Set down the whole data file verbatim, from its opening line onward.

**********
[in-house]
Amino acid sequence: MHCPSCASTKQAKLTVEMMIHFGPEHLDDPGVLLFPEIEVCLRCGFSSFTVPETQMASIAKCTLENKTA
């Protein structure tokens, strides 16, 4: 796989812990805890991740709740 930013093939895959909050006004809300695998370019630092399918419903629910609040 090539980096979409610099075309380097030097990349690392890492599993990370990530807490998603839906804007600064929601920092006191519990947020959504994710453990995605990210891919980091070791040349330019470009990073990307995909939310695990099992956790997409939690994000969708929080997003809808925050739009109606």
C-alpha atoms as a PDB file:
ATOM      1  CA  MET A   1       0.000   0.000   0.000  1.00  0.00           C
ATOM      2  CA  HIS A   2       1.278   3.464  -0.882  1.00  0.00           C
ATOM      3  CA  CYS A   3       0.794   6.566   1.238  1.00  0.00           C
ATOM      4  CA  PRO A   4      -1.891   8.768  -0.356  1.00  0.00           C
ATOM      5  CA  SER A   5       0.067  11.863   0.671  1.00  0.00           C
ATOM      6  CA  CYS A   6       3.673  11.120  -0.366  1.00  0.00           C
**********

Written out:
[in-house]
Amino acid sequence: MHCPSCASTKQAKLTVEMMIHFGPEHLDDPGVLLFPEIEVCLRCGFSSFTVPETQMASIAKCTLENKTA
């Protein structure tokens, strides 16, 4: 796989812990805890991740709740 930013093939895959909050006004809300695998370019630092399918419903629910609040 090539980096979409610099075309380097030097990349690392890492599993990370990530807490998603839906804007600064929601920092006191519990947020959504994710453990995605990210891919980091070791040349330019470009990073990307995909939310695990099992956790997409939690994000969708929080997003809808925050739009109606």
C-alpha atoms as a PDB file:
ATOM      1  CA  MET A   1       0.000   0.000   0.000  1.00  0.00           C
ATOM      2  CA  HIS A   2       1.278   3.464  -0.882  1.00  0.00           C
ATOM      3  CA  CYS A   3       0.794   6.566   1.238  1.00  0.00           C
ATOM      4  CA  PRO A   4      -1.891   8.768  -0.356  1.00  0.00           C
ATOM      5  CA  SER A   5       0.067  11.863   0.671  1.00  0.00           C
ATOM      6  CA  CYS A   6       3.673  11.120  -0.366  1.00  0.00           C